The combined spectral type is B1 V. The individual spectral types cannot be measured, but are estimated to be B0.5 and B1.5. Component Aa is evolving away from the zero age main sequence and its luminosity class is estimated to be intermediate between subgiant and main sequence. Component Ab has a main sequence luminosity class, a temperature of 26,400 K, a luminosity of 7,900 L☉. Component B is over 20 times fainter than the combined component A stars and a clear spectral type has not been measured, its mass is estimated to be 8 M☉. Component C has a stellar classification of B2 V and a mass of 8 M☉, it has an effective surface temperature of 24,000 K, a radius of 2.9 R☉ and a bolometric luminosity of 3,200 L☉. Component E is determined to have a temperature of 13,000 K, radius of 2.4 R☉, luminosity of 126 L☉. It is chemically peculiar, with high abundances of strontium, it is a mercury-manganese star, but abundances of other metals are unexpectedly low. Beta Scorpii is 1.01 degree from the ecliptic and can be occulted by the Moon and rarely, by planets.

On December 9, 1906, it was occulted by Venus. The last occultation by a planet took place on 13 May 1971, by Jupiter. Beta Scorpii appears on the flag of Brazil. Beta Scorpii by Jim Kaler NASA Astronomy Picture of the Day: Image of Beta Scorpii

East Asian Jews

East Asian Jewish communities have existed for many years. As the majority of the Jewish people settled in the Holy Land and America, some traveled East Asia and settled. Today, due to the increasing ease and decreasing price of communications and transportation, as well as other effects of globalization, the Jewish communities in China and other places continue to grow. Jewish settlers are documented in China as early as the 7th or 8th century CE, but may have arrived during the middle of the Han Dynasty, or as early as 231 BCE. Isolated communities developed through the Tang and Song Dynasties all the way through the Qing Dynasty, most notably in the Kaifeng Jews. By the time of the establishment of the People's Republic of China in 1949, few if any native Chinese Jews were known to have maintained the practice of their religion and culture. In the late 20th and early 21st centuries, some international Jewish groups have helped Chinese Jews rediscover their heritage. In the 19th and early 20th centuries, Jewish immigrants from around the world arrived with Western commercial influences in the commercial centers of Hong Kong, for a time a British colony and Harbin.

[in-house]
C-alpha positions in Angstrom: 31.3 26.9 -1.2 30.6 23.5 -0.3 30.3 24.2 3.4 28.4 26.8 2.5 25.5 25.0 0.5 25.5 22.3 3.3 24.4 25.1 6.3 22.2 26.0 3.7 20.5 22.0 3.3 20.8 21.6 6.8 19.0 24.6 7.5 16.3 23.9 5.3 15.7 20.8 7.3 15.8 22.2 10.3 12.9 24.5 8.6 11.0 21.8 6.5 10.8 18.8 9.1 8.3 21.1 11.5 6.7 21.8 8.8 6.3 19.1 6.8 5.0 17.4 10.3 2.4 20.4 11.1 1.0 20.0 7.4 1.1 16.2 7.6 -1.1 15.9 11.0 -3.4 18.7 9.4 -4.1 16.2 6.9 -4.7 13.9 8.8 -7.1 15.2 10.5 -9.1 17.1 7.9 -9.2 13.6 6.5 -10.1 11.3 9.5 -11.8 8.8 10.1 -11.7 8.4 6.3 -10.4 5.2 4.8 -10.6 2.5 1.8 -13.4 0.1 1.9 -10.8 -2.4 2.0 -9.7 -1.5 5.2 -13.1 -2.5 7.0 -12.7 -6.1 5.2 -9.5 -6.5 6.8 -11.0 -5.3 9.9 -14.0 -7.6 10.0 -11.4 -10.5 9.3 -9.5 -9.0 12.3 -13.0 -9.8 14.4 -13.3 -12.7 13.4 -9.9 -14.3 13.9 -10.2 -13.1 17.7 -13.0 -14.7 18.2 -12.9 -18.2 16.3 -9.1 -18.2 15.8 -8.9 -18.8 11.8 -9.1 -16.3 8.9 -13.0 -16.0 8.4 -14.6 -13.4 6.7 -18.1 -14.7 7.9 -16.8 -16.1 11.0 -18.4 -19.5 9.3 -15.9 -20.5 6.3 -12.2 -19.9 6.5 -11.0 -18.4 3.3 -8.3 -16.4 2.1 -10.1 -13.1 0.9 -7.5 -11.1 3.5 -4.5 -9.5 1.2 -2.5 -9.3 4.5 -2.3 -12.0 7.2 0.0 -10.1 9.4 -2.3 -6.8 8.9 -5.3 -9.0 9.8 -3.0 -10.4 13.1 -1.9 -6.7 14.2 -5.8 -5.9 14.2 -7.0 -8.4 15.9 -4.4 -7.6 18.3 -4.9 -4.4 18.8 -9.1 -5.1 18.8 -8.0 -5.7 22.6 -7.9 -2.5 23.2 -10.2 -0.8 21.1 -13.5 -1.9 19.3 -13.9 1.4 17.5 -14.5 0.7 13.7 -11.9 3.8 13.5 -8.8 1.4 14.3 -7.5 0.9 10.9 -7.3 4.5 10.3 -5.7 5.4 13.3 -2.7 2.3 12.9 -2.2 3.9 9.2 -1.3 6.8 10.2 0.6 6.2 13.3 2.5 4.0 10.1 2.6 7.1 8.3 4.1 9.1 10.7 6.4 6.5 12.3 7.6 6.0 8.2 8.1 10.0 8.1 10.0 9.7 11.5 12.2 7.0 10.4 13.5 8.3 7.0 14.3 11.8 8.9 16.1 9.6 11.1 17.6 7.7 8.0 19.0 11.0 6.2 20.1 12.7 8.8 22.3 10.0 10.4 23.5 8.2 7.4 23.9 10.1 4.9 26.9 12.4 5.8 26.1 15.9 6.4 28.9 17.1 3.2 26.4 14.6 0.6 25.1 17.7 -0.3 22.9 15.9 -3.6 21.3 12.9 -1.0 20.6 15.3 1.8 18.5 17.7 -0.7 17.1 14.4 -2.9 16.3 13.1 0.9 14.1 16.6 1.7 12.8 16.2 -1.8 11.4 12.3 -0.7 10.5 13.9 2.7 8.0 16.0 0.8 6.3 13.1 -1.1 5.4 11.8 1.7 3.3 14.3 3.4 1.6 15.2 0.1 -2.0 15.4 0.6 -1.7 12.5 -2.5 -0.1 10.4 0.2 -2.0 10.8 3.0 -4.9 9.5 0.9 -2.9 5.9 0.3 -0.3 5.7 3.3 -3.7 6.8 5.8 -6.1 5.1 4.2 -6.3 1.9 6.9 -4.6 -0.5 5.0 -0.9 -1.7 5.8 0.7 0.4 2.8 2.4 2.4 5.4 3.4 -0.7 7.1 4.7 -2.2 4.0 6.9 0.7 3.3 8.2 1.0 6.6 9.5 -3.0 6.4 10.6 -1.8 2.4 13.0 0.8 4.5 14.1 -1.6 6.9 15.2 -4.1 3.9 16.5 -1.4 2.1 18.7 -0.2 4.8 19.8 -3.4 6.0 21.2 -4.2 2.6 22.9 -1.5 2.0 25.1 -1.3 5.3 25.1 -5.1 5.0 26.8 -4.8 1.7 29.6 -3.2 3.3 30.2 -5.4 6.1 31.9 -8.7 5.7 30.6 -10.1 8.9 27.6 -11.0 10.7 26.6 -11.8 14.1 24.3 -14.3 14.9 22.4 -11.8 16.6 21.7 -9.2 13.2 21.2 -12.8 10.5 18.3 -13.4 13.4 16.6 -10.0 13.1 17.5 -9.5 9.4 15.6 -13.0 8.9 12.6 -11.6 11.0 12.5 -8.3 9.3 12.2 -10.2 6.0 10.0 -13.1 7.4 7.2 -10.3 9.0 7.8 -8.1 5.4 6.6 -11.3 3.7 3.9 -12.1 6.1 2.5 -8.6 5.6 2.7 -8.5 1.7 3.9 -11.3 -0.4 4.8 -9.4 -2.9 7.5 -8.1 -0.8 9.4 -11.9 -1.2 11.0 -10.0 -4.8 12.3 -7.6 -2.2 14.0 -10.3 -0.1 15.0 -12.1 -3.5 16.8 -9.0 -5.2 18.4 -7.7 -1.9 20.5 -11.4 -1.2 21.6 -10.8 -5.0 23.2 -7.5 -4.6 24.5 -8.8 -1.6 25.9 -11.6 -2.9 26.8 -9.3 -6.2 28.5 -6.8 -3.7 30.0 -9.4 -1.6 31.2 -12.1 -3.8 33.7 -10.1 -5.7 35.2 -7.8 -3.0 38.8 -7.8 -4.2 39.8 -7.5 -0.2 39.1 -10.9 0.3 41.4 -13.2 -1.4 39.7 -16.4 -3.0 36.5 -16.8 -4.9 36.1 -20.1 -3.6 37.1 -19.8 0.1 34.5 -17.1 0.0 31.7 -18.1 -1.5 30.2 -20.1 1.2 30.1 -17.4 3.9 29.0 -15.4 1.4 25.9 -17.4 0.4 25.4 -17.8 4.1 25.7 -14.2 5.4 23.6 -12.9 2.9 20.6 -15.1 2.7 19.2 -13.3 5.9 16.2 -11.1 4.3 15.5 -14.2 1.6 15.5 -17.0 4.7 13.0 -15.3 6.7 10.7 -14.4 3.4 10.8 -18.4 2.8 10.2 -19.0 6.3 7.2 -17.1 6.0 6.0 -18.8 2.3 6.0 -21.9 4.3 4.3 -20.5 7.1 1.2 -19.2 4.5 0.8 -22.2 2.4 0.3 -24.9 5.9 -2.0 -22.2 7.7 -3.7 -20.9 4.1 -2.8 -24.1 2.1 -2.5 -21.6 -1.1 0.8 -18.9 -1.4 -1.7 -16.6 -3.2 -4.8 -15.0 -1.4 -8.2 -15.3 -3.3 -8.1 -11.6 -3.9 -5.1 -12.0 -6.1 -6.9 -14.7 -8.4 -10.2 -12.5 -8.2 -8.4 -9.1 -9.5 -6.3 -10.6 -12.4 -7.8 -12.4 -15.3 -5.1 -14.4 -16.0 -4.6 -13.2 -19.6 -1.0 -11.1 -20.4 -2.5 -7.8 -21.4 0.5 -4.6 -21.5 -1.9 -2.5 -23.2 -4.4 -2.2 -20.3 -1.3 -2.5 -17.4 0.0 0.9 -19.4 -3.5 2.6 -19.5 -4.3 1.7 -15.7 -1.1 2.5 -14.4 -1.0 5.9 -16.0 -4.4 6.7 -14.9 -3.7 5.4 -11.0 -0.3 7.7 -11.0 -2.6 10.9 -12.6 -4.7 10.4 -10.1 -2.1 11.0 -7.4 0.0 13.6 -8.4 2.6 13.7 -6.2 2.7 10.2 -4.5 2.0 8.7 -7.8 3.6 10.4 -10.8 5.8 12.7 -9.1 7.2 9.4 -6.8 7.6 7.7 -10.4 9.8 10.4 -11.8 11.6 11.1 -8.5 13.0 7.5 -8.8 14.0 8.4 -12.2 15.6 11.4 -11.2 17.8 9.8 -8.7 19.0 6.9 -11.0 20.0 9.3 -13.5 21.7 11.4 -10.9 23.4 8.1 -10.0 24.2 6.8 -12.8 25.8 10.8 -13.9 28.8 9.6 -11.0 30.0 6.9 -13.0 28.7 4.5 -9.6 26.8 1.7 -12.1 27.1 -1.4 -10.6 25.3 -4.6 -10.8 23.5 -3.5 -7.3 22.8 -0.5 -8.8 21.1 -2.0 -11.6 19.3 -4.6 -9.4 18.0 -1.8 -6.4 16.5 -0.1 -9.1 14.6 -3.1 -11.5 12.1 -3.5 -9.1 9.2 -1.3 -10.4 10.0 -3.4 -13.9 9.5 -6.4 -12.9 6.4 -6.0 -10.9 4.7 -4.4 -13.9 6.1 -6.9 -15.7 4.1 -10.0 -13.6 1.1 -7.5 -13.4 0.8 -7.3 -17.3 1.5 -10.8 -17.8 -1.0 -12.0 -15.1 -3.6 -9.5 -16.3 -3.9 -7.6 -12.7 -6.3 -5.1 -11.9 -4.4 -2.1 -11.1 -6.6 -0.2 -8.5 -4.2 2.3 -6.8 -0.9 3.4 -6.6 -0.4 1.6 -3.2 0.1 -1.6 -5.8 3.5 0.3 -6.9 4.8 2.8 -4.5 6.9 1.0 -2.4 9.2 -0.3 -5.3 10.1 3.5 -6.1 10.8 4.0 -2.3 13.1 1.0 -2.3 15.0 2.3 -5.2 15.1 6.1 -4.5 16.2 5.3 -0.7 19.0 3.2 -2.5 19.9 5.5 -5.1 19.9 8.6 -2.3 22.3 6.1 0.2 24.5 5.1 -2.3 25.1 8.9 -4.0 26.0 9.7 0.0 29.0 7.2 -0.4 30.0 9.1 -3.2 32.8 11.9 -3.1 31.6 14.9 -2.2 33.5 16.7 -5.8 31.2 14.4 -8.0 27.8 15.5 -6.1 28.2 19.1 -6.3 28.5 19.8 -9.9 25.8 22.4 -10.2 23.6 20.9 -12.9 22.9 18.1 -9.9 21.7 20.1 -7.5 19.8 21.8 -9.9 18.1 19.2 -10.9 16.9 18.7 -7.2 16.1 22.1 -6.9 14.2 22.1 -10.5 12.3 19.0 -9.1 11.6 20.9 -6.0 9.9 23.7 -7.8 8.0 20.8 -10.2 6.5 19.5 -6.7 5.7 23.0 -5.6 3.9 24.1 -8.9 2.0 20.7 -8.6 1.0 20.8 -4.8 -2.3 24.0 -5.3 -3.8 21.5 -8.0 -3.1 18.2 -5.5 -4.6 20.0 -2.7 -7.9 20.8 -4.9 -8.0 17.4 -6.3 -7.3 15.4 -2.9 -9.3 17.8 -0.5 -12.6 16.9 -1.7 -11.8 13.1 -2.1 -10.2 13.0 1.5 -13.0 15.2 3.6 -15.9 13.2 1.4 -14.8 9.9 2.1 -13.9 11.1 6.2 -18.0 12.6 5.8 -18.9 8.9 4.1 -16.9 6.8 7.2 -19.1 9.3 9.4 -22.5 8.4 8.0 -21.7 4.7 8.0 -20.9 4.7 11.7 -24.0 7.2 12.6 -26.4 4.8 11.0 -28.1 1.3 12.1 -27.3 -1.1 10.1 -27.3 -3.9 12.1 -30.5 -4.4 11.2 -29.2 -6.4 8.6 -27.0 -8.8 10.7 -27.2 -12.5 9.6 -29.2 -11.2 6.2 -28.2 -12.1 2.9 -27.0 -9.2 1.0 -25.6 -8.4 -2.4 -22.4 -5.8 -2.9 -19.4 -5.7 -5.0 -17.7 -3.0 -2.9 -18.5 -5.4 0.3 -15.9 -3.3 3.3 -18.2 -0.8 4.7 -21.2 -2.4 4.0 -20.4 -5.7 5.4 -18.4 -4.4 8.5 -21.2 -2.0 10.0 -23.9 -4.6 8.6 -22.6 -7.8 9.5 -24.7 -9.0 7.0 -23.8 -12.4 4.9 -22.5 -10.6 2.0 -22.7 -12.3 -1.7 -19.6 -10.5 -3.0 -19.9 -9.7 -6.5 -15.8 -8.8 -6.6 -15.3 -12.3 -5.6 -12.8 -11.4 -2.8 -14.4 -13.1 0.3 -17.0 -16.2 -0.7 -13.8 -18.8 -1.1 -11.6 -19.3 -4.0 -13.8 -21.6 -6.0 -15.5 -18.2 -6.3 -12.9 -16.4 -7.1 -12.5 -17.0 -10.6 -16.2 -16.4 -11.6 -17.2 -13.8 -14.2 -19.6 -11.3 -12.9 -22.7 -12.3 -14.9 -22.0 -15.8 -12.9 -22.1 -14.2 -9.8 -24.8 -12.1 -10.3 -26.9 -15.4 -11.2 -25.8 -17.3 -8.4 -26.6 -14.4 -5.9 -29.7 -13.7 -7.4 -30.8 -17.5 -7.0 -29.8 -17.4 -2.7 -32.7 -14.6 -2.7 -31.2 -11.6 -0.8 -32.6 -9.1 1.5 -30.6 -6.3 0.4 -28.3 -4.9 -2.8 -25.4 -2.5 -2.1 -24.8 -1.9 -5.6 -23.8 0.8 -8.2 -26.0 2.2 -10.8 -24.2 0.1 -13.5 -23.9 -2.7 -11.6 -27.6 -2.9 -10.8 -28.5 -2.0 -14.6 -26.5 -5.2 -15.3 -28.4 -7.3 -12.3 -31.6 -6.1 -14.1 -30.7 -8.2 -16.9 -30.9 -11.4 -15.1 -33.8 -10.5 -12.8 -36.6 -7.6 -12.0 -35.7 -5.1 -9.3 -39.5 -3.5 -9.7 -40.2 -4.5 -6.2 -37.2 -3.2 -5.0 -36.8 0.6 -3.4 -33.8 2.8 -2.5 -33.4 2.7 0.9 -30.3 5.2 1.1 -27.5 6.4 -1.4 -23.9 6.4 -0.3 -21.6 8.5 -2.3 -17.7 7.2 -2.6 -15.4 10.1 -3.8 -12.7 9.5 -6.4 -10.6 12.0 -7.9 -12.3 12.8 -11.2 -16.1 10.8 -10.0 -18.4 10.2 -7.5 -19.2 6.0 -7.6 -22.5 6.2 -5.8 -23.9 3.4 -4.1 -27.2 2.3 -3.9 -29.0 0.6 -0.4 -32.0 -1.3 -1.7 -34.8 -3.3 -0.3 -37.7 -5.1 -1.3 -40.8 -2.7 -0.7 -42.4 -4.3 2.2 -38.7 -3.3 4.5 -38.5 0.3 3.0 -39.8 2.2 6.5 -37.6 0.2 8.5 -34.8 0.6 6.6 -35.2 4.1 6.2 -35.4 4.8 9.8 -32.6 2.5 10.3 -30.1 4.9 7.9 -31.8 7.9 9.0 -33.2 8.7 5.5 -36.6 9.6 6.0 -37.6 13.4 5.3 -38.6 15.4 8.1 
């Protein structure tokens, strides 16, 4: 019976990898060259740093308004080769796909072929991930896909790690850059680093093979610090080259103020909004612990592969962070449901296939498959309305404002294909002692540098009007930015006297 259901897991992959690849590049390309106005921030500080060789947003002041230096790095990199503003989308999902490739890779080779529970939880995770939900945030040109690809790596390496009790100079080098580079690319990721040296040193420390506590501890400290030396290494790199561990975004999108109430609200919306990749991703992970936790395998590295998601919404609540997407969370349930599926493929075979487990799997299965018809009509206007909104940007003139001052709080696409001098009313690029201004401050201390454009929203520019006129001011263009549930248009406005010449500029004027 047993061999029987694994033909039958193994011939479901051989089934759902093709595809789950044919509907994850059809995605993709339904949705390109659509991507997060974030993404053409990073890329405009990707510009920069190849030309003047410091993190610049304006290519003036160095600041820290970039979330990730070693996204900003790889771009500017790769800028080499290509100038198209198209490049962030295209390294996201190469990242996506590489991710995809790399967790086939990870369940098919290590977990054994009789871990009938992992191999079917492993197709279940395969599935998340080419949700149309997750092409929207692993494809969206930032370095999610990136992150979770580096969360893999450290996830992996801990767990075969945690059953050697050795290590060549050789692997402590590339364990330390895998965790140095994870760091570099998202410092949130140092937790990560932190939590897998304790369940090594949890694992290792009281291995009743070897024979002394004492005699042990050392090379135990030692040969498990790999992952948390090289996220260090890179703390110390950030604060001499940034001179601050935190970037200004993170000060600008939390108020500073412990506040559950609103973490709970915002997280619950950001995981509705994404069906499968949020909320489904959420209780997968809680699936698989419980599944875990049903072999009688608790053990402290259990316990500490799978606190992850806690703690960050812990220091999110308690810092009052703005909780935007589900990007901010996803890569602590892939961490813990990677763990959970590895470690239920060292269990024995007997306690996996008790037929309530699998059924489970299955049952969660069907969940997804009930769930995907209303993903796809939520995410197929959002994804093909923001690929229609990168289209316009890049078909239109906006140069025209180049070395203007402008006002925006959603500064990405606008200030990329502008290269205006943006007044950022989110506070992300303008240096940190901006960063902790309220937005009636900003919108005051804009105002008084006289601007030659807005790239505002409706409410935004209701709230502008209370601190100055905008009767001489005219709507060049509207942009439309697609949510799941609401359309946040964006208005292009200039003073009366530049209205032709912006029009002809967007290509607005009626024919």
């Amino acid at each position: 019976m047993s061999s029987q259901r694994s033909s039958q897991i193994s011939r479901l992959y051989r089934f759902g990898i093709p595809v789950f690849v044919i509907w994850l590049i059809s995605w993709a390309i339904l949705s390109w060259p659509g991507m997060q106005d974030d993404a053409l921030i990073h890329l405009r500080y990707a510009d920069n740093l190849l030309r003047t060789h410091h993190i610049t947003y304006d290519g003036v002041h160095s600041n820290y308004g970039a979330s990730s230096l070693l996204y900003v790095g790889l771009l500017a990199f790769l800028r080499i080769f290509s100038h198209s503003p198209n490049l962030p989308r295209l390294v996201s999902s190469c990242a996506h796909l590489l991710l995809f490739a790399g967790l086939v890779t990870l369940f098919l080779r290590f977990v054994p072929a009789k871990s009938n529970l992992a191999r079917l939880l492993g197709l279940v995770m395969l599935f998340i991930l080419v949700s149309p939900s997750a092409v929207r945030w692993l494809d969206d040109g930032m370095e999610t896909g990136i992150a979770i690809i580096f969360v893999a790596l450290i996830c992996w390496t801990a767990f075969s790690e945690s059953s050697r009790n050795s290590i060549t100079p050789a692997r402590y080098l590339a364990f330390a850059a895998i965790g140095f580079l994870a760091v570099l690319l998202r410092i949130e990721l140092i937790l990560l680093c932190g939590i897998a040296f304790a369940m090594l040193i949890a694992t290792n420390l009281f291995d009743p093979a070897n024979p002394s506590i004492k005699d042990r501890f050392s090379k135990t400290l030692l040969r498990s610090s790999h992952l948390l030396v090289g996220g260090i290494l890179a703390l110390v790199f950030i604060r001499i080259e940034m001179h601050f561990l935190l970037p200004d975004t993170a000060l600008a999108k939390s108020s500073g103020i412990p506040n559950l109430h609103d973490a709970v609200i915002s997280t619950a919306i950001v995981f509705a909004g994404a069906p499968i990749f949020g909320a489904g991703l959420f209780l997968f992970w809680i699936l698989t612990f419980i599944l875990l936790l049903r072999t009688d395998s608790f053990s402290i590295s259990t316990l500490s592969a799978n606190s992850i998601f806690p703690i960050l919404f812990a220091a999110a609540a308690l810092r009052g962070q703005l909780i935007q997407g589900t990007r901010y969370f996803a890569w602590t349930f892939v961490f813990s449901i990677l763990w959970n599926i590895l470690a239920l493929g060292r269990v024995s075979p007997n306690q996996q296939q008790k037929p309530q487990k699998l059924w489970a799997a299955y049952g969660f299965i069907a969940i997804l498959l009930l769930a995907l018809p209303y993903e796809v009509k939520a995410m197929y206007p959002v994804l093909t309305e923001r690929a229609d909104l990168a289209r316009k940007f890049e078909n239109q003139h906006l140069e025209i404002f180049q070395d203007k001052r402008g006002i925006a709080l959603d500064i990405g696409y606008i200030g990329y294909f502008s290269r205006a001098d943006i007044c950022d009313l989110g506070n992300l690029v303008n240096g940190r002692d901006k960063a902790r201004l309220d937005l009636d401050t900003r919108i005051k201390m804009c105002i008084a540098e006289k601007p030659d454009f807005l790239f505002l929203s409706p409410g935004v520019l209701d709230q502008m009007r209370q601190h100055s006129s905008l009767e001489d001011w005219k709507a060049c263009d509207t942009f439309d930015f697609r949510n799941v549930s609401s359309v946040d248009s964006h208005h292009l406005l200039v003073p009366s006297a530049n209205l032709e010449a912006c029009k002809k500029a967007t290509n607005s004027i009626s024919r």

In the first half of the 20th century, thousands of Jewish refugees escaping from the 1917 Russian Revolution and the Holocaust in Europe arrived in China. However Majority of them immigrated to Israel and other western countries after communist takeover in 1949. Jews may be considered one of the undistinguished ethnic groups in China; the current number of Jews residing in the country is 2,000. The Jewish presence in South Korea began with the outbreak of the Korean War in 1950. At this time a large number of Jewish soldiers, including the chaplain Chaim Potok, came to the Korean Peninsula. Today the Jewish community is small and limited to the Seoul metropolitan area. There have been few Korean converts to Judaism. In North Korea however, the presence of a Jewish community remains unknown; the first confirmed contacts between the Japanese and people of Jewish ancestry began during the Age of Discovery with the arrival of European travelers and merchants. However it wasn't until 1853, with the arrival of Commodore Matthew Perry following the Convention of Kanagawa ending Japan's "closed-door" foreign policy that Jewish families began to settle in Japan.

The first recorded Jewish settlers arrived at Yokohama in 1861 establishing a diverse community consisting of 50 families as well as the building of the first synagogue in Japan. During World War II, Japan was regarded as a safe refuge from the Holocaust, despite being a part of the Axis and an ally of Germany. During World War II, Jews trying to escape Poland could not pass the blockades near the Soviet Union and the Mediterranean Sea and were forced to go through the neutral country of Lithuania. Presently, there are several hundred Jewish families living in Tokyo, a small number of Jewish families in Kobe. A small number of Jewish expatriates of other countries live throughout Japan, for business, research, a gap year, or a variety of other purposes. There are rarely Jewish members of the United States armed forces serving on Okinawa and in the other American military bases throughout Japan. There are 4,000 Jews residing in Japan. Kaifeng Jews Shanghai Ghetto History of Jews in Kobe Jewish settlement in Imperial Japan Fugu Plan History of the Jews in China History of the Jews in Japan Jewish Autonomous Oblast List of Asian Jews